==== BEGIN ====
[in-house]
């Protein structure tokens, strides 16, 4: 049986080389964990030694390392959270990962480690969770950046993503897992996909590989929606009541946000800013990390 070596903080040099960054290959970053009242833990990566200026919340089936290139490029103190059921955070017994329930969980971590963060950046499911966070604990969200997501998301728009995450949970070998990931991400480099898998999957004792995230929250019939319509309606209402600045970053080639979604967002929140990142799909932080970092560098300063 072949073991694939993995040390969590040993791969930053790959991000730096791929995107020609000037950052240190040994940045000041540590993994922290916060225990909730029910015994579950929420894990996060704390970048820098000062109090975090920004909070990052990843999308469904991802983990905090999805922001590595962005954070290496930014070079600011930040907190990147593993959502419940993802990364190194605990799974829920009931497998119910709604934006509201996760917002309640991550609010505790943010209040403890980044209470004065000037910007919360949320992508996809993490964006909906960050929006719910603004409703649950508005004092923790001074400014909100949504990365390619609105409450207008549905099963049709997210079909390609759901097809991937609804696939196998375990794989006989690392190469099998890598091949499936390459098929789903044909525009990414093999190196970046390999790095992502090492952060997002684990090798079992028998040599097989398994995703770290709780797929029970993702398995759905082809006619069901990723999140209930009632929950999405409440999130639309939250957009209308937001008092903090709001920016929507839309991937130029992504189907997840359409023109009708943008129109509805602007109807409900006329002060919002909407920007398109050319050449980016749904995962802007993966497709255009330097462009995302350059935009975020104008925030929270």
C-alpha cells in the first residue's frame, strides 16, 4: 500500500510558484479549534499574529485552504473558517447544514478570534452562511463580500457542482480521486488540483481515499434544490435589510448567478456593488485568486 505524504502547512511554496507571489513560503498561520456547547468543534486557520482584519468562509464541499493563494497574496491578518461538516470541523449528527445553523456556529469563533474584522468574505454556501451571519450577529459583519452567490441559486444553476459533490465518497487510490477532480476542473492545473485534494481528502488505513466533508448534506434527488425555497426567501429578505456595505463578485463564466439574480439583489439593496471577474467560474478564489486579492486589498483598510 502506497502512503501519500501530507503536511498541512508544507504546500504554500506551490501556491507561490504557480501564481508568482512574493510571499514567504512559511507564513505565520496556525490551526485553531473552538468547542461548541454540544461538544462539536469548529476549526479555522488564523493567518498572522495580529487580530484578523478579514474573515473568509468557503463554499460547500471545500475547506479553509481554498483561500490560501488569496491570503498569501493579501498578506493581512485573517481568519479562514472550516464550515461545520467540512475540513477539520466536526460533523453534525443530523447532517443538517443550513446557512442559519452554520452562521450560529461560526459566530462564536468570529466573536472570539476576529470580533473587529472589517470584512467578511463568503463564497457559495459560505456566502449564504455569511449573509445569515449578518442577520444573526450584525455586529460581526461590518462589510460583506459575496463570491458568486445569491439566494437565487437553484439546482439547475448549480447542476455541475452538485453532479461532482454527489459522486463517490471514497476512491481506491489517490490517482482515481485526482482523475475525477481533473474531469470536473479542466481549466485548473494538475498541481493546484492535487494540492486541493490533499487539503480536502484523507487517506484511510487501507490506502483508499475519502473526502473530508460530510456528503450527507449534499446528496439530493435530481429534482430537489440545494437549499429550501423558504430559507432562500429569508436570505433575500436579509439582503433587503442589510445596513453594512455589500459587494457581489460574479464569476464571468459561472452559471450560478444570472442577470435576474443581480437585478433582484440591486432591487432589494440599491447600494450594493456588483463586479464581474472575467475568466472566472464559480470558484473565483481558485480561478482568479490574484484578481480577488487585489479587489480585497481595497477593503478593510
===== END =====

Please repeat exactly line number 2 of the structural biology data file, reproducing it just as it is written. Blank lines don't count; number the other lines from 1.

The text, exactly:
């Protein structure tokens, strides 16, 4: 049986080389964990030694390392959270990962480690969770950046993503897992996909590989929606009541946000800013990390 070596903080040099960054290959970053009242833990990566200026919340089936290139490029103190059921955070017994329930969980971590963060950046499911966070604990969200997501998301728009995450949970070998990931991400480099898998999957004792995230929250019939319509309606209402600045970053080639979604967002929140990142799909932080970092560098300063 072949073991694939993995040390969590040993791969930053790959991000730096791929995107020609000037950052240190040994940045000041540590993994922290916060225990909730029910015994579950929420894990996060704390970048820098000062109090975090920004909070990052990843999308469904991802983990905090999805922001590595962005954070290496930014070079600011930040907190990147593993959502419940993802990364190194605990799974829920009931497998119910709604934006509201996760917002309640991550609010505790943010209040403890980044209470004065000037910007919360949320992508996809993490964006909906960050929006719910603004409703649950508005004092923790001074400014909100949504990365390619609105409450207008549905099963049709997210079909390609759901097809991937609804696939196998375990794989006989690392190469099998890598091949499936390459098929789903044909525009990414093999190196970046390999790095992502090492952060997002684990090798079992028998040599097989398994995703770290709780797929029970993702398995759905082809006619069901990723999140209930009632929950999405409440999130639309939250957009209308937001008092903090709001920016929507839309991937130029992504189907997840359409023109009708943008129109509805602007109807409900006329002060919002909407920007398109050319050449980016749904995962802007993966497709255009330097462009995302350059935009975020104008925030929270």